UK Government launches consultation on consistent recycling collections

Every household in England could receive separate, weekly food waste collections from 2023, under plans being considered by the UK government.

In the consultation, the Government says it will set out plans to make recycling ‘easier’ with a ‘clear list’ of materials that all local authorities and waste firms must collect from homes and businesses, specifically plastic, paper and card, glass, metal and food waste, as well as garden waste for households.

It says this will mean the end of ‘confusion’ for millions of homes and businesses having different collections in different areas. Government says this will help households ‘recycle more and send less waste to landfill’.

Our proposals will boost recycling rates and ensure that less rubbish is condemned to landfill

Additional funding and support will be provided to councils for their recycling collections, partly through the government’s reform of the packaging sector. which will see firms covering the full net cost of managing their packaging waste.

This means council taxpayers will not have to ‘foot the bill’, and in turn will be able to reduce the amount of unnecessary packaging that is thrown away, government says.

Environment Secretary George Eustice said: “Householders want more frequent recycling collections. Regular food and garden waste collections will ensure that they can get rid of their rubbish faster, at no additional cost to them.

“Our proposals will boost recycling rates and ensure that less rubbish is condemned to landfill.”

Minimum service standards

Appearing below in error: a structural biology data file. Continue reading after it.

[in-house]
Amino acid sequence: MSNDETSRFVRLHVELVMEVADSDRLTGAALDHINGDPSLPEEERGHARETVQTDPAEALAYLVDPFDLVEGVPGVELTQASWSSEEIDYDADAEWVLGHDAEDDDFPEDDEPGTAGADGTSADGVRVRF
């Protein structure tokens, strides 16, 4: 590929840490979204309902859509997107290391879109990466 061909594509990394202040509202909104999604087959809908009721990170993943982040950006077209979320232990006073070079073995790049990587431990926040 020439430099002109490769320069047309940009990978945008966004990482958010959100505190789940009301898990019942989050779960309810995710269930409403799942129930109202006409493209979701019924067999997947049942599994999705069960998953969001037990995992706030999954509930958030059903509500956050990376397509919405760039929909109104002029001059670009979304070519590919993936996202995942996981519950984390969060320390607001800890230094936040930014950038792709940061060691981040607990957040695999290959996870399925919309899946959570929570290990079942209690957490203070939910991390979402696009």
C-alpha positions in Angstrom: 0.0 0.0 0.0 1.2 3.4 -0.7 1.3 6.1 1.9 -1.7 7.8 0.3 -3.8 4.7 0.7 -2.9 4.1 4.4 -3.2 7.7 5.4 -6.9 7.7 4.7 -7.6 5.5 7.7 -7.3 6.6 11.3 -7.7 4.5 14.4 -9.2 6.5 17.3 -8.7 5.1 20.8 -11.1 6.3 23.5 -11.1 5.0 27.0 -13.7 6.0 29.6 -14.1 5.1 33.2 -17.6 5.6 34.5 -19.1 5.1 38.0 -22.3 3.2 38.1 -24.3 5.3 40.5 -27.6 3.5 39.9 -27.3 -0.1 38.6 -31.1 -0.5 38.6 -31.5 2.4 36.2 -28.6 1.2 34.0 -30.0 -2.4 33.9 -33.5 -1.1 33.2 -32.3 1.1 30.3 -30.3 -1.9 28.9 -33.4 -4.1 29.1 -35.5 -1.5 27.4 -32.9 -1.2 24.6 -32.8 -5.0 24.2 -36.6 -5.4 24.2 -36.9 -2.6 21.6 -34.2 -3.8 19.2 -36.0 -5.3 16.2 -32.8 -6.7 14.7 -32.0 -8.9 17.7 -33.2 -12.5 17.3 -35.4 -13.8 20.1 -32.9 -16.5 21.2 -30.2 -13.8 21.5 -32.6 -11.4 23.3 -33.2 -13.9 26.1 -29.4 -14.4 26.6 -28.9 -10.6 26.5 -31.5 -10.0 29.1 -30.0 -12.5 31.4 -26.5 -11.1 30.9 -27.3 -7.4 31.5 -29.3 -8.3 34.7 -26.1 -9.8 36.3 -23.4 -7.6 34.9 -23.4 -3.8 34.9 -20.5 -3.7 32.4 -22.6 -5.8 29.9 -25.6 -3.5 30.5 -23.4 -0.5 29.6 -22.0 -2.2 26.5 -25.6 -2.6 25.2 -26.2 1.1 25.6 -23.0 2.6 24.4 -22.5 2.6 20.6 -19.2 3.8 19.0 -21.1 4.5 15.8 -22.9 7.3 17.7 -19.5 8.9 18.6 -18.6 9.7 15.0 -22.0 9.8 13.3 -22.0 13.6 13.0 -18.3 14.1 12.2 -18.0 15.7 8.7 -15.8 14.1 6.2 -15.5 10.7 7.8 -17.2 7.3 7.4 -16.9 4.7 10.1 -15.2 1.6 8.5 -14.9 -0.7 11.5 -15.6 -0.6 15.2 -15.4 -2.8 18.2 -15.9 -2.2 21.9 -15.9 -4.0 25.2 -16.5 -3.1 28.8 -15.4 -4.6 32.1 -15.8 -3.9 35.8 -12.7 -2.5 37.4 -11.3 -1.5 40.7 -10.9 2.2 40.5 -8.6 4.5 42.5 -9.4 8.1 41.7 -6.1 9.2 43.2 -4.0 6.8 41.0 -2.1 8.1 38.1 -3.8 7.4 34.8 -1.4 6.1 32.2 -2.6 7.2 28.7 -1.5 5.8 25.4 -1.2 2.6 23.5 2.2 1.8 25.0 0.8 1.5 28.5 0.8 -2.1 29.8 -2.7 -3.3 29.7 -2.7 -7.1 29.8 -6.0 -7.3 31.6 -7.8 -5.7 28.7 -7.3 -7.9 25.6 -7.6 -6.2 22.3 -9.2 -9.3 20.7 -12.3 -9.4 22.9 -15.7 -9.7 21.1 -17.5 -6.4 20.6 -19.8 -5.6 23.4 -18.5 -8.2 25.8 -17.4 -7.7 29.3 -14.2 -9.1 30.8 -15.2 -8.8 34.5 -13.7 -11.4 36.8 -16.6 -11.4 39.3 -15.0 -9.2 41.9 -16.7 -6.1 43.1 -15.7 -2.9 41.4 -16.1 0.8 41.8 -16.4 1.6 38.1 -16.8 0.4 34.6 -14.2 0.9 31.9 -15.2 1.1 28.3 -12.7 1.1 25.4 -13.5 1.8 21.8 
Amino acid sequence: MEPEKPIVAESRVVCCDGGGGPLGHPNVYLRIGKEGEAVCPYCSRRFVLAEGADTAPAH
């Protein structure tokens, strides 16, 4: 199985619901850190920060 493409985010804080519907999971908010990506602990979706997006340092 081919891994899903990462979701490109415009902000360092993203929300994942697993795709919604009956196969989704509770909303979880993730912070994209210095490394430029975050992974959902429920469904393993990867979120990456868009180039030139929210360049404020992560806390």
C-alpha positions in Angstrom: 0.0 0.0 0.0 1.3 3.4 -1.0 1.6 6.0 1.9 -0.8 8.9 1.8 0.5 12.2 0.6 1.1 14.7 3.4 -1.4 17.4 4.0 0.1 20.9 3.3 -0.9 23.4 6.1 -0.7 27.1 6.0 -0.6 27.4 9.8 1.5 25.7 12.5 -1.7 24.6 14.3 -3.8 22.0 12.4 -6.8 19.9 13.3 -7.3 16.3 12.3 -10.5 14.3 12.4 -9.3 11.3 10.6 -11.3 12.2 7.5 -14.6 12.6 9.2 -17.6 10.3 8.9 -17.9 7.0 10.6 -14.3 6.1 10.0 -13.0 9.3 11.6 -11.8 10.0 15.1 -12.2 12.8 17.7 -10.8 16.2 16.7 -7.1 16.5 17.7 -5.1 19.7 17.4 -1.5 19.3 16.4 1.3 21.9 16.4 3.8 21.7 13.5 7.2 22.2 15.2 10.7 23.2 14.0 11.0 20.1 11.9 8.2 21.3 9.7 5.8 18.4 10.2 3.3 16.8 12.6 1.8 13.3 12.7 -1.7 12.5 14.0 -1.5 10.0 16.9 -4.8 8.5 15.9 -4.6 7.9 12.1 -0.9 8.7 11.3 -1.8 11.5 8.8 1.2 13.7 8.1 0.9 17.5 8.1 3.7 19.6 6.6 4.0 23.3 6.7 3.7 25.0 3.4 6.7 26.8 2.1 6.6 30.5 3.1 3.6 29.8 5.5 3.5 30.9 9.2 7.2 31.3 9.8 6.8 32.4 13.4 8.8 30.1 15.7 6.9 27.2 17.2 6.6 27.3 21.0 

The plans include the introduction of statutory guidance on new ‘minimum service standards’ for waste and recycling collections – subject to an assessment of affordability and value for money.

This could recommend a minimum service standard of residual waste at least once a fortnight alongside the weekly collection of organic waste.

Councils would continue to be supported to collect more frequently than the minimum standard, which is especially important in urban areas, with less space to place bins and homes that have small or no gardens, government says.

Ministers are also considering free garden waste collections for every home, which could save householders over £100 million a year in green waste charges. Currently, councils have discretion on whether to provide the service, which is usually charged for on top of council tax.

Waste reforms

Government says the measures will help ensure that the Government meets its ambition laid out in the Resources and Waste Strategy of recycling at least 65% of municipal waste by 2035, with a maximum of 10% being landfilled.

‘Ministers are also committed to eliminating all avoidable waste by 2050’, according to the Department for Environment, Food and Rural Affairs.

The proposals for consistent collections are part of the Government’s wider programme of major waste reforms which aim to boost recycling, as well as tackling litter and plastic pollution.

In March, a second round of consultations were also launched for Extended Producer Responsibility for packaging, which will see packaging firms covering the full net cost of managing their packaging waste, and a Deposit Return Scheme for drinks containers, where consumers will be incentivised to return and recycle their bottles and cans.


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